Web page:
My truck was struck by a 250lb IED. It threw my MRAP in the air and flipped it over. I broke my back in two places, T12 and L4. It caused massive trauma to my spinal cord. My back is now fused together from T10 to iliac (middle of my shoulder blades to my hips). I also developed a condition called arachnoiditis, (an inflammation on the membrane that protects the spinal cord and the central nervous system). This condition causes excruciating nerve pain in my back and in both of my legs. Due to the trauma to my spinal cord and nerves, I cannot feel anything in my legs below my knees. I also developed a condition known as drop foot, meaning I cannot control either of my feet. Without prosthetic braces my feet fall down when I lift my legs up. I also broke my left elbow and arm. It had to be reconstructed and is now reinforced with a titanium plate and 10 screws. I broke my right patella and tore my right meniscus. I also have PTS(D "optional") and Traumatic Brain Injury. Because of the blast, I am now a partial paraplegic and I am wheelchair bound at all times.
But I have remained determined. Over the last two years, I have been doing physical therapy through the VA. More importantly I've been doing physical therapy at home. I'll prop myself up with a walker or forearm crutches to bear weight. That has brought me to the point where I can stand up using a cane to balance. The human body is an amazing machine that can somehow heal itself. It blows my mind that I can't feel anything below my waist but I can stand up.I am extremely lucky to have my beautiful wife Hillary and our two children at my side. I have no clue what I would do or where I would be at in my recovery without them. They have been my rock through this extremely difficult and trying time in all of our lives. My wife is an amazing caregiver and my kids are such great helpers when it comes to getting my wheelchair for me, getting my braces for my legs, helping me put my shoes on and keeping a clear path in the house, so I don’t run over their toys.I was also lucky enough to find an organization called Wishes for Warriors. When the thought of my injury finally sunk in, I thought there was no way in hell I would be able to hunt, fish or do anything outdoors again. I figured that I was just stuck in my chair and that was it. My wife was on Facebook one day and the wishes for Warriors organization came across her news feed. She's told me about it, and I got on their website and checked it out.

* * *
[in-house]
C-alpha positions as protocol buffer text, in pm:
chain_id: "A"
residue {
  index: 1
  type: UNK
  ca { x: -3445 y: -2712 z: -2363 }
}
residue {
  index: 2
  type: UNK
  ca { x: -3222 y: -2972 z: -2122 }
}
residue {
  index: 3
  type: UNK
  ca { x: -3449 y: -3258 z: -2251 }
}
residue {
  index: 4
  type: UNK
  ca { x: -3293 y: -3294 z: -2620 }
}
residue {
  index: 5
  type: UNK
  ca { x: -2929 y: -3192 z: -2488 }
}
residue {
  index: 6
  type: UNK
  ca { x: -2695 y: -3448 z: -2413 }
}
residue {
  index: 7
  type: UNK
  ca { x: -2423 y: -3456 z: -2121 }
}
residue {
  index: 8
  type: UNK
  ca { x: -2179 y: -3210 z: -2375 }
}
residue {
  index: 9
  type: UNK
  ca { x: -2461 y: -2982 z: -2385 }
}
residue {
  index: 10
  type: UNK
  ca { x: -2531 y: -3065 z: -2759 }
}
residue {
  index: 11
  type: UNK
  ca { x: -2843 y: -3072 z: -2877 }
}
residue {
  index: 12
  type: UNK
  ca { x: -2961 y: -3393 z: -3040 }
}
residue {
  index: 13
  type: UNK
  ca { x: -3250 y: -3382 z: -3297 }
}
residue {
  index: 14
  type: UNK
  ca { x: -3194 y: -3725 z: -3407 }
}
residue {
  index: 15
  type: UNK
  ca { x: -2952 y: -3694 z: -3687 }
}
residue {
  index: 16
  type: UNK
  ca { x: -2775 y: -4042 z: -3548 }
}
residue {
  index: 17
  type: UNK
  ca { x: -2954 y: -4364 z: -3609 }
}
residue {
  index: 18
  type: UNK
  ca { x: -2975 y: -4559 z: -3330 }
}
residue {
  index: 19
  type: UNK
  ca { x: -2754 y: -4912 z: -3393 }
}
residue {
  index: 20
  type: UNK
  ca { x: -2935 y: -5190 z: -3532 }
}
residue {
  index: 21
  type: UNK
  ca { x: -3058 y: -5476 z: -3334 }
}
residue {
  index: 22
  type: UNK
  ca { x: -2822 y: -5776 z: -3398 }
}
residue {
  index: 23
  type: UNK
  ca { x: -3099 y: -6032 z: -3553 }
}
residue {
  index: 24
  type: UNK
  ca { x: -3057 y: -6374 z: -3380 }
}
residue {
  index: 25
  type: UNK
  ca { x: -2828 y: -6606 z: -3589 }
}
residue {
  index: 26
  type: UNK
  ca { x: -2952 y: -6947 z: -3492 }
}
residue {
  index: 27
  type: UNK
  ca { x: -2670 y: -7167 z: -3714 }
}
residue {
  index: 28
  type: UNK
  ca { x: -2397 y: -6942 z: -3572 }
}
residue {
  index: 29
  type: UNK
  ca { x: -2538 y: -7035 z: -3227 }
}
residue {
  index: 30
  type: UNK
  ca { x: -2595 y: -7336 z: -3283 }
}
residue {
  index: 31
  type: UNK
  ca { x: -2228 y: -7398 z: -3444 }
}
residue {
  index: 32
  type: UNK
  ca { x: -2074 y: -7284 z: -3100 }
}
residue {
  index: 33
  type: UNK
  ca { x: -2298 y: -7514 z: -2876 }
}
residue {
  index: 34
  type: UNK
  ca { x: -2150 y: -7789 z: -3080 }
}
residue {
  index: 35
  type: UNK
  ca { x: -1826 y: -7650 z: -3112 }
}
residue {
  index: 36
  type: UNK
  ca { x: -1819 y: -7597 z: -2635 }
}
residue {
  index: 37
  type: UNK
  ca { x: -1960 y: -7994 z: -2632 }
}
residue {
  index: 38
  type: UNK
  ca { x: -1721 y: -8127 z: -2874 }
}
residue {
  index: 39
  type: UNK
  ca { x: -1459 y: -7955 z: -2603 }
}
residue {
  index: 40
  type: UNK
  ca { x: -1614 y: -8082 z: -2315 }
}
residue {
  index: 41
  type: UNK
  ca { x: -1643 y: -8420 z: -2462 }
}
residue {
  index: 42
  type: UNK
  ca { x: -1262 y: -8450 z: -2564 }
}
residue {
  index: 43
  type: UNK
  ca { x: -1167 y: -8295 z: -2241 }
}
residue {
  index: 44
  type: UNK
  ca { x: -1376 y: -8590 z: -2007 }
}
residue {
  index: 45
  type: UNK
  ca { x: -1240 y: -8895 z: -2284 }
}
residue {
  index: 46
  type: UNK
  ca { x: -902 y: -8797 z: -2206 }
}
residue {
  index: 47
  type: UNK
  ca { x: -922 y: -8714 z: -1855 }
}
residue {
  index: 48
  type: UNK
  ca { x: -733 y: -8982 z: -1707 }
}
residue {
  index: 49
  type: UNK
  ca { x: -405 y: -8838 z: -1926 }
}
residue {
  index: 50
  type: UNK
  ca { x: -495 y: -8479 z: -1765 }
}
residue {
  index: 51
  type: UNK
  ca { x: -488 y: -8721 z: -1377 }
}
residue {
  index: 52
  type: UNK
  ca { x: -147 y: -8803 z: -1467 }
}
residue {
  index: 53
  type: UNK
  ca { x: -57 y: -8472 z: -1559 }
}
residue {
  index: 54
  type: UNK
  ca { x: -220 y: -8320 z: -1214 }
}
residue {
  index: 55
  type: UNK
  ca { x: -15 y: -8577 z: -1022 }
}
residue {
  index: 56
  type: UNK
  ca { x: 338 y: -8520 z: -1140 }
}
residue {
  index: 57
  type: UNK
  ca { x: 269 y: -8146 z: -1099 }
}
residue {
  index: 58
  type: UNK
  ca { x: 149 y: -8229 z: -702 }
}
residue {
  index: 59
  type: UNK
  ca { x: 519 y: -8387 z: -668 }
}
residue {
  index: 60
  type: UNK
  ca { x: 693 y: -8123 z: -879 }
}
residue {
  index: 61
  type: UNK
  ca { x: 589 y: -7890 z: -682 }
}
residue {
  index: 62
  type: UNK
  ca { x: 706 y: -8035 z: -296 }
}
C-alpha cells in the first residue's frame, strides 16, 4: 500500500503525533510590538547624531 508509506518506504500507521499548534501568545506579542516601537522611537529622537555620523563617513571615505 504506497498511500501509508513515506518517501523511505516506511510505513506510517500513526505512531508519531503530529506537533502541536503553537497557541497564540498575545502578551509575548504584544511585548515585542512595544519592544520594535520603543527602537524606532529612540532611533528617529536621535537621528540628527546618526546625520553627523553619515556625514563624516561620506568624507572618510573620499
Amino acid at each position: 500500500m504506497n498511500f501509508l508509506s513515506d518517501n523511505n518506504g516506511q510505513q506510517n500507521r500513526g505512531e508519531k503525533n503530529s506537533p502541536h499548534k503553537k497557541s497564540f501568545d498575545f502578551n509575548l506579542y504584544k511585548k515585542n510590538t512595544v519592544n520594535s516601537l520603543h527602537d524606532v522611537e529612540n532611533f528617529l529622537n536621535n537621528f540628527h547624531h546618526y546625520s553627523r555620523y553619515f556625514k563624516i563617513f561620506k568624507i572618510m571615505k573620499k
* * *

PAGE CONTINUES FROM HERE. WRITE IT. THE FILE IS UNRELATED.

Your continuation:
I contacted them to see if there was anything they could do to get me back out into the outdoors. My thought was that since its vets helping vets I can't go wrong with that. Vets have that mentality that you can make anything happen with very little. I told Bryan at Wishes for Warriors that I wanted to go to deer hunting, but I'm stuck in a wheelchair. He told me that it wasn’t a problem. He assured me that Wishes for Warriors could figure it out.
And they did! I harvested a deer on that trip and was hooked with the organization. Since then I've gone on trips with other vets and have been promoting Wishes for Warriors everywhere I go. I was really excited to find out that they aren't just a one trip organization. It's more of a family. I've met so many great vets through this organization, and I do what I can to give back. I care about vets because I know what it's like to be in their shoes. I have suffered through hard times, I have lost brothers in combat ,and I have battled my own demons and I know what it's like to live with PTS(D "optional"). I want to be able to help them in any way that I can. Wishes for Warriors made it possible for me to get back into the great outdoors!